The complement system is a key part of our immune system, helping to fight infections and protect the body. It reacts quickly to germs, even before our main immune response kicks in. This system is made up of many proteins and receptors, such as C3, C3b, and iC3b, which are found in the blood, tissues, and different body fluids.
Exploring the Three Pathways of Complement Activation
The complement system can be activated in three different ways. First, the classical pathway starts when immune complexes are present. Second, the lectin pathway begins with lectins attached to surfaces. Third, the alternative pathway (AP) is triggered on unprotected surfaces. All these pathways create a special enzyme called C3 convertase. This enzyme is important because it cuts the main protein, C3, into a smaller piece known as C3b.
The C3 and C5 convertases are enzymatic complexes that initiate and amplify the activity of the complement pathways, leading to the generation of the cytolytic membrane attack complex (MAC). The synthesis of C3, including its forms C3b and iC3b, is tissue-specific and modulated in response to various stimulatory agents. Upon cleavage by C3 convertase, the anaphylotoxin C3a and the activating fragment C3b are formed. C3b, when bound to the cell surface, initiates the terminal pathway of complement by forming the C5 convertase.
Understanding C3, C3b, and iC3b: Crucial Components of Immune Defense
C3, with a molecular weight of approximately 185kDa, is the most abundant protein in the complement system, featuring serum protein levels of about 1.3 mg/ml. Primarily produced by the liver, C3, as well as its derivatives C3b and iC3b, are also synthesized in macrophages, neutrophils, endothelial, and epithelial cells. Due to its high levels in circulation and low biological reactivity, C3/C3b/iC3b acts swiftly and potently in response to dangers, such as pathogen encounters.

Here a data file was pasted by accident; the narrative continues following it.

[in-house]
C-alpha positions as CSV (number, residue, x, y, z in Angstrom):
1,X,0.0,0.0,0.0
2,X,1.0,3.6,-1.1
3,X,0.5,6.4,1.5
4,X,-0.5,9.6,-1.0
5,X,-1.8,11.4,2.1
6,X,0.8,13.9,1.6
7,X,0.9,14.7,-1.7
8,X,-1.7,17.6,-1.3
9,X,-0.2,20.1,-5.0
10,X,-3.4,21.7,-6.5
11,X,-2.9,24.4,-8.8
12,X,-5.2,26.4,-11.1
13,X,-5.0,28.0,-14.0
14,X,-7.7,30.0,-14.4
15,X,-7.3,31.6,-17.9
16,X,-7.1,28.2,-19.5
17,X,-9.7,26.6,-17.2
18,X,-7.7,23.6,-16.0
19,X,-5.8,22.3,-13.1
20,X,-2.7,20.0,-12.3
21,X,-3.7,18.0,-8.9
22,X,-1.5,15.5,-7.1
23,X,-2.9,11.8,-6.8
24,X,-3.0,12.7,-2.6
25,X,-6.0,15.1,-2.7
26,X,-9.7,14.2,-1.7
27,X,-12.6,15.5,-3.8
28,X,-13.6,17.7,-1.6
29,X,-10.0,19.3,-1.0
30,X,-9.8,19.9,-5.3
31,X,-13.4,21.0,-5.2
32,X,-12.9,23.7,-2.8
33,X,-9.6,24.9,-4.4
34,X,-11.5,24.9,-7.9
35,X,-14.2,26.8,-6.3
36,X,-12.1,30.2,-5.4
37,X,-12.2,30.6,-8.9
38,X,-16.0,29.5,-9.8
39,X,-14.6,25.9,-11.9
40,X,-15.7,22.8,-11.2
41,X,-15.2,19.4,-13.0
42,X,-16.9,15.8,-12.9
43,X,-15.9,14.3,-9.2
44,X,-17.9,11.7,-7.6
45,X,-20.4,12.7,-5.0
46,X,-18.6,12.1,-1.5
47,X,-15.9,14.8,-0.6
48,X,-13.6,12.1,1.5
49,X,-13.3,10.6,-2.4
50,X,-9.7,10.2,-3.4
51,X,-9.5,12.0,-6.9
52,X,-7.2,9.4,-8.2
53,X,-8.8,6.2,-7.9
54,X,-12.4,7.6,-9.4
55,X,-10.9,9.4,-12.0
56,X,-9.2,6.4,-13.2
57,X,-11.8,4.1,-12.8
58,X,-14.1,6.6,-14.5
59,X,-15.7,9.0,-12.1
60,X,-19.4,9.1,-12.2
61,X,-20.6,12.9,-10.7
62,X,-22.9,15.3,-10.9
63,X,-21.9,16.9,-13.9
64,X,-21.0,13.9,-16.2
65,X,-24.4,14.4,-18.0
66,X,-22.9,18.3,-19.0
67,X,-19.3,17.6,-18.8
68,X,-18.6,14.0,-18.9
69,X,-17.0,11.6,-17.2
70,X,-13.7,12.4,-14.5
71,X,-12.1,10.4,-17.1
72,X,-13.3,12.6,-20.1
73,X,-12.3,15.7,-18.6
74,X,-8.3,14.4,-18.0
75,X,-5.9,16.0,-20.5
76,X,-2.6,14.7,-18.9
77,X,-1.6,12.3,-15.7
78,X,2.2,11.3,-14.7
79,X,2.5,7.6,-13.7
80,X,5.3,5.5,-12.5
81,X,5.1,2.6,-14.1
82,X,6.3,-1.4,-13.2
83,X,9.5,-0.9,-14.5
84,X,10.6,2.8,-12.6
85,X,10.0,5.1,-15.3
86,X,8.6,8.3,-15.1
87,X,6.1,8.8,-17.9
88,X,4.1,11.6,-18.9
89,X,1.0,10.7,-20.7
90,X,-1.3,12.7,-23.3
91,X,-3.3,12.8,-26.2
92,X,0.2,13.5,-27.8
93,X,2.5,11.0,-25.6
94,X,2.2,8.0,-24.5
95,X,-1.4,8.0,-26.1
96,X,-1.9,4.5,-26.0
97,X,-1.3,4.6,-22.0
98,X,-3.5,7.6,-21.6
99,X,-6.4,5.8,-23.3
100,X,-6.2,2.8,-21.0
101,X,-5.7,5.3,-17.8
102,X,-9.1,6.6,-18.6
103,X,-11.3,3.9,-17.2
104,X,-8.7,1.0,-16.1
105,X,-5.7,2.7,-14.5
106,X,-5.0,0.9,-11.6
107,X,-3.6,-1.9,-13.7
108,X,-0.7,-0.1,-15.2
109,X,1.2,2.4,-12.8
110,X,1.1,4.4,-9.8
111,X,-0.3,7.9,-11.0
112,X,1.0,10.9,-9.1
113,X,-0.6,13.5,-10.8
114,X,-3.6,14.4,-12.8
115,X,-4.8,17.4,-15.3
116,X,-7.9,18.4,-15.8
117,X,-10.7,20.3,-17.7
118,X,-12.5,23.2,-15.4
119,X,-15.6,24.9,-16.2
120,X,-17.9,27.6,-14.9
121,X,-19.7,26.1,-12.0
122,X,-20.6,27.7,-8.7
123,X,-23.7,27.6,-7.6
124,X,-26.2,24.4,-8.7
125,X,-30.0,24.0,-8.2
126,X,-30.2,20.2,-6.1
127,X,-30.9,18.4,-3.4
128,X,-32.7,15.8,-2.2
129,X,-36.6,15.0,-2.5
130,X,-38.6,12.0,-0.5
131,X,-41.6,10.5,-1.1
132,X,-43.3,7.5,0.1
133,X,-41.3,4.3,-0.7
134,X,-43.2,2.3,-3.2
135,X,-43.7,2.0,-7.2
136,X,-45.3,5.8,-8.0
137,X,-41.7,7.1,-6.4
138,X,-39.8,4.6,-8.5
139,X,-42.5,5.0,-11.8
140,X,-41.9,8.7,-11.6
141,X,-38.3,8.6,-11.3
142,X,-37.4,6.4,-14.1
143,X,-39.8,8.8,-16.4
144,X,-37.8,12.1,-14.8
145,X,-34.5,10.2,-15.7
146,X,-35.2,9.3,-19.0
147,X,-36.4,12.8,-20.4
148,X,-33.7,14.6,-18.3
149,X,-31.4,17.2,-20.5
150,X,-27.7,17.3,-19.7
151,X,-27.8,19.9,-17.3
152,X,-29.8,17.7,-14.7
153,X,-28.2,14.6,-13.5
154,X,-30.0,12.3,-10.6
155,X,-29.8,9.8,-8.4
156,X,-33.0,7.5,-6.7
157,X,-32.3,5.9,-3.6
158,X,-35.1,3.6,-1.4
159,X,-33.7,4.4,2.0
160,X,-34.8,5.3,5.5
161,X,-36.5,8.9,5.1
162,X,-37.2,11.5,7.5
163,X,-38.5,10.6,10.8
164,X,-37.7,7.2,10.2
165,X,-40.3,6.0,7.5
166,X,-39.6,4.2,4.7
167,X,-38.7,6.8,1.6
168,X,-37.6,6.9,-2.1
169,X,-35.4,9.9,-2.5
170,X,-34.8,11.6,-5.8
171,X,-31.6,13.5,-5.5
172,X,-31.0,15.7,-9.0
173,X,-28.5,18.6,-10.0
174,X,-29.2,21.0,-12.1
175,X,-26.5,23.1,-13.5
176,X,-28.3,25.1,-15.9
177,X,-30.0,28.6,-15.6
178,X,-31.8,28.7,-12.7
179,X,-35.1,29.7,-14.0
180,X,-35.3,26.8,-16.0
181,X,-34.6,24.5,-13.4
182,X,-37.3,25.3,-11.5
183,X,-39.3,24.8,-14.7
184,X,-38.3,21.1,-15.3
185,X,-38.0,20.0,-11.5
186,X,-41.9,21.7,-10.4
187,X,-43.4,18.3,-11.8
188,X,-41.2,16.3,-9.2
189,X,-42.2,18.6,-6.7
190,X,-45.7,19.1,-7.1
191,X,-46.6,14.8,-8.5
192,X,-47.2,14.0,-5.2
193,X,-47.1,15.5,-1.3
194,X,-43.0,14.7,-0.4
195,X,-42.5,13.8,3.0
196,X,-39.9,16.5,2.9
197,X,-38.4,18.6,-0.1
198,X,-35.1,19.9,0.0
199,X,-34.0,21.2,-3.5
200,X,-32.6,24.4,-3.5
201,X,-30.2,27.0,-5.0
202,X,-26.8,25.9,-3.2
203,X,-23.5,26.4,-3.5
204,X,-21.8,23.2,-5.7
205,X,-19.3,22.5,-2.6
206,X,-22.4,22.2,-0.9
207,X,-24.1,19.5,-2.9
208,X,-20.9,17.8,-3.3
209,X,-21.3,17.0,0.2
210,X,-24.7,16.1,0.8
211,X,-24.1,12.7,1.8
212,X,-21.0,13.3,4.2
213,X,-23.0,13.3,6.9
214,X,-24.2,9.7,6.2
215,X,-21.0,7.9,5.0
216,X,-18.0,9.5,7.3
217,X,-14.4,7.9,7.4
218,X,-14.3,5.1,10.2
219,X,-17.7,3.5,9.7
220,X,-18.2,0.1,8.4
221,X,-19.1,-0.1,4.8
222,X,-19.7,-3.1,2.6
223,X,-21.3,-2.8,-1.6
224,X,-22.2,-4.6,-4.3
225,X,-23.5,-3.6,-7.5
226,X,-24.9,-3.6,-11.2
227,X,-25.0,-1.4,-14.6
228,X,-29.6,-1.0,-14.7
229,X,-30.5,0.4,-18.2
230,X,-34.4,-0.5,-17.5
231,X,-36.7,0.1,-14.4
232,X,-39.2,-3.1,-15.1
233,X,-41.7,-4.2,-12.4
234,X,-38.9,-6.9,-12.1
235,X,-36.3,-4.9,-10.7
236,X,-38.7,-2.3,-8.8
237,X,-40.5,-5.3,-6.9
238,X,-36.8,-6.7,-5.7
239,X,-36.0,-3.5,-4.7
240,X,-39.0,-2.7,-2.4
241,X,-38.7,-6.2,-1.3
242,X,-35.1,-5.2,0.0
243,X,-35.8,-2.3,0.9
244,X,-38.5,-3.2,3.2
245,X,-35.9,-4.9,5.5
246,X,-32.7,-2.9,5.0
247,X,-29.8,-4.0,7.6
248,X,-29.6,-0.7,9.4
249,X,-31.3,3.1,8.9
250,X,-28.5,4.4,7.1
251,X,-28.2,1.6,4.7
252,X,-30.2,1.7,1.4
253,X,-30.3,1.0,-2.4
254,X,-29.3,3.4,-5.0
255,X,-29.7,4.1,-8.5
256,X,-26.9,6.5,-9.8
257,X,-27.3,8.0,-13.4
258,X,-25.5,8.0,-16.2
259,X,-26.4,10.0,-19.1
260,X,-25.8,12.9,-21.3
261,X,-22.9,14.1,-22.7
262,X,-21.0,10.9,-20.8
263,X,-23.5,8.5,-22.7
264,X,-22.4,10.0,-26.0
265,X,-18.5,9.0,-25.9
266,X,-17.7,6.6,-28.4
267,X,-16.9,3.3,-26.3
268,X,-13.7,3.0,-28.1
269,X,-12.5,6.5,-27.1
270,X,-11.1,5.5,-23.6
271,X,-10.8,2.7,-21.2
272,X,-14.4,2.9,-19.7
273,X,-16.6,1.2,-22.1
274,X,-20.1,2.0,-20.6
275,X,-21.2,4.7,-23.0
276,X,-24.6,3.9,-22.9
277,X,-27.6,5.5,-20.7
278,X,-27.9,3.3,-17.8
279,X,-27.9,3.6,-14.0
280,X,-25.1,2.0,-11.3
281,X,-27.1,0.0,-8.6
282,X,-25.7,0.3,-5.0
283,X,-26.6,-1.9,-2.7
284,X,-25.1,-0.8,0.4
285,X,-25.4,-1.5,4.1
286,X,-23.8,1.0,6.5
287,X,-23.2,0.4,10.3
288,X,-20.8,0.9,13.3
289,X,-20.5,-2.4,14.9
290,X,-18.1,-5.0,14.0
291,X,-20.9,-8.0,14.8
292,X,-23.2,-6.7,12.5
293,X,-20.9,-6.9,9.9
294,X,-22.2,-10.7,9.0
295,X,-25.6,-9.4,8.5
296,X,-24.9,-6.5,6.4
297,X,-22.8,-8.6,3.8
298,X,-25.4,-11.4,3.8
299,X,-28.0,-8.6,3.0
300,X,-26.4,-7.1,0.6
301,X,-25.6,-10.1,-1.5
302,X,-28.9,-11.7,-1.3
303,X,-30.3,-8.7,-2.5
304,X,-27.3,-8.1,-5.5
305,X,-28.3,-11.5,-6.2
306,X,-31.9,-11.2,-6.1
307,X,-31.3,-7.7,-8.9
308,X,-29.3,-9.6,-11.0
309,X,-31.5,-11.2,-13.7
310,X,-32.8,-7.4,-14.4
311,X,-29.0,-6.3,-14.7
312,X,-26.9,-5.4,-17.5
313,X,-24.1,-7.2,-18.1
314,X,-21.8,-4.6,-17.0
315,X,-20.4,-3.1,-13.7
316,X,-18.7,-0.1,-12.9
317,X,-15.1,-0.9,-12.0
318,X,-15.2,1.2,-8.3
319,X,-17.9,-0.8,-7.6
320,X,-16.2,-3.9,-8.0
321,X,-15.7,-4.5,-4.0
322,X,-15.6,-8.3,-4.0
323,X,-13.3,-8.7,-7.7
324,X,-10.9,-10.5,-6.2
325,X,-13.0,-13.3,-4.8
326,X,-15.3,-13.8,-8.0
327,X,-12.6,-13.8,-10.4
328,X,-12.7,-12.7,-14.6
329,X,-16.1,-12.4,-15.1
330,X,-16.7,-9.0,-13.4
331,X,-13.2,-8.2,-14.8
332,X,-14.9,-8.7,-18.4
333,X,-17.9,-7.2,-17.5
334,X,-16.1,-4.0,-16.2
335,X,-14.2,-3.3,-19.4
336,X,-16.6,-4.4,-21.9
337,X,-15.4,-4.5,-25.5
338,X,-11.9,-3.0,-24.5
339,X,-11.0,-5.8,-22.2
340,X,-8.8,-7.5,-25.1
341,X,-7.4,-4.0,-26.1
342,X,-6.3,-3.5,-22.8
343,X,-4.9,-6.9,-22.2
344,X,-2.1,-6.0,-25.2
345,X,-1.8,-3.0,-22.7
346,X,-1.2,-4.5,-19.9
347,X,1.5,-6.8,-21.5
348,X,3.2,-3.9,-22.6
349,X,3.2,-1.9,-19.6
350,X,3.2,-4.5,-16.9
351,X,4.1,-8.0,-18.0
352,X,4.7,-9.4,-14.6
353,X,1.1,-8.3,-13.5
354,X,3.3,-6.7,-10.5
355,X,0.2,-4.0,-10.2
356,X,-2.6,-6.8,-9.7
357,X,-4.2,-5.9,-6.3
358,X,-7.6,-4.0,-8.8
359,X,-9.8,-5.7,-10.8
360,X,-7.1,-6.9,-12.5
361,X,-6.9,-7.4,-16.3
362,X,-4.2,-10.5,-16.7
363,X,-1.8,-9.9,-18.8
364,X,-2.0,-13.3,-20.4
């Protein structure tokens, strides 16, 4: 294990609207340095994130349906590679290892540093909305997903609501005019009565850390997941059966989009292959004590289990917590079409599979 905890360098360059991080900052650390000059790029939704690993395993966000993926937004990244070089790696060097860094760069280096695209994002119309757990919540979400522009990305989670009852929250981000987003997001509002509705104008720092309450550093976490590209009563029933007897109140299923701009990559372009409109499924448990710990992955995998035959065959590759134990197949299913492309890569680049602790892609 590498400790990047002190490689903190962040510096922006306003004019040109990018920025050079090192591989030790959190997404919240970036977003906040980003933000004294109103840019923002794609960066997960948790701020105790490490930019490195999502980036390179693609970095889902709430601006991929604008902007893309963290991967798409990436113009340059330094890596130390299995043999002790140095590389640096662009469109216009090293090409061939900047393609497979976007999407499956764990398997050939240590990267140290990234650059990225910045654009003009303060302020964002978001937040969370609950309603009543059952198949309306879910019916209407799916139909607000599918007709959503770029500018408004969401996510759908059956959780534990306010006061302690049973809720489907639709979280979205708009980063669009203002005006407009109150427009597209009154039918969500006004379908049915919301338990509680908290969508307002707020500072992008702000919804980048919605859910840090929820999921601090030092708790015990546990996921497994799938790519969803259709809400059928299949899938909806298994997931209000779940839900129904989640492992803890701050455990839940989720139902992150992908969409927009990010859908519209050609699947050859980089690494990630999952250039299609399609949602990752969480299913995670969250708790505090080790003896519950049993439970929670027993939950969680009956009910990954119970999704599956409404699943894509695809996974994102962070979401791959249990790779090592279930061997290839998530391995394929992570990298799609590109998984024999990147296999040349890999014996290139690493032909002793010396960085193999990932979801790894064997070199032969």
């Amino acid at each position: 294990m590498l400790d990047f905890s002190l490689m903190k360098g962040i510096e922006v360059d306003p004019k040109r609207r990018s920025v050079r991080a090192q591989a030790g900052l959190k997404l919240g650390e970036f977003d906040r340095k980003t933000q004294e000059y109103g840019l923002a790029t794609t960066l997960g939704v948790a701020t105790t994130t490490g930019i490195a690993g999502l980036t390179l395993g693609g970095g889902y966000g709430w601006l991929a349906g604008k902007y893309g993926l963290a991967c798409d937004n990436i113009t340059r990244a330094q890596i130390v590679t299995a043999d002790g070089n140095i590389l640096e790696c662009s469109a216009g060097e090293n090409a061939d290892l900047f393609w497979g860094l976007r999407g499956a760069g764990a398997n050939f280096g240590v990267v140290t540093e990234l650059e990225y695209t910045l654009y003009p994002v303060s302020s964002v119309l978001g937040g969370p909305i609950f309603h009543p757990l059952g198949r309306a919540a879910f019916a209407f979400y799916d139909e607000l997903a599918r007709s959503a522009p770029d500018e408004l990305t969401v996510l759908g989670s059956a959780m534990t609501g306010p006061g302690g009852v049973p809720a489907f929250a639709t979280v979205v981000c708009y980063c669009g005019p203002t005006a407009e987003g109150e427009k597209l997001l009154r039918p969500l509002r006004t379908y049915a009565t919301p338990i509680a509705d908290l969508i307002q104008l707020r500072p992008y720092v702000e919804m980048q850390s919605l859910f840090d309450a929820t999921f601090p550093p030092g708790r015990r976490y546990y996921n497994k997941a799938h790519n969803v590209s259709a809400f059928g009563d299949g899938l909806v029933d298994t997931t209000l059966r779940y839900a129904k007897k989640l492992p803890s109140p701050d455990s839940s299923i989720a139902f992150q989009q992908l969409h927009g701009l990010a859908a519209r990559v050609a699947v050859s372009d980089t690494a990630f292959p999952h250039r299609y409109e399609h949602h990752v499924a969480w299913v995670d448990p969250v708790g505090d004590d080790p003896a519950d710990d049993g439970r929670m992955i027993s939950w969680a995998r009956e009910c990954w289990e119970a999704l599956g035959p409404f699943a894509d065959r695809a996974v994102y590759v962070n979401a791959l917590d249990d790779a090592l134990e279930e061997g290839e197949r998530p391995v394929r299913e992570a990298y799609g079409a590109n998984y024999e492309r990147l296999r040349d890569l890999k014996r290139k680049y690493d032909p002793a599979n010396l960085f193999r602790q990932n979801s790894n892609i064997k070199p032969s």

However, defects in C3/C3b/iC3b can be detrimental, leading to recurrent infections or autoimmune diseases. C3 deficiency is uncommon, but it does happen. This deficiency affects how well C3b and iC3b work. It leads to frequent infections and problems with the development of immune cells. Polymorphisms in C3 have been associated with conditions like age-related macular degeneration (AMD) and atypical hemolytic uremic syndrome (aHUS). Beyond pathogen clearance, C3/C3b/iC3b plays a vital role in the removal of circulating immune complexes, aiding the phagocytic capacity of macrophages. Malfunctions in this system can lead to autoimmune diseases and complement deposition in tissues.
Not sure which C3 antibody to use?
With numerous options available, it is essential to select the right C3 antibody to ensure the success of your research. We designed a guide to assist you in making an informed decision:
Go to our C3 researcher’s guide and choose the right antibody
Immuno assays, Western blot
- IA: Antibody 18.1 can be used as detection antibody.
- W: Reduced and Non-reduced western blot can be performed. Pending the quality of samples, be aware that several breakdown products can be visible.
Dilutions to be used depend on detection system applied. It is recommended that users test the reagent and determine their own optimal dilutions. The typical starting working dilution is 1:50.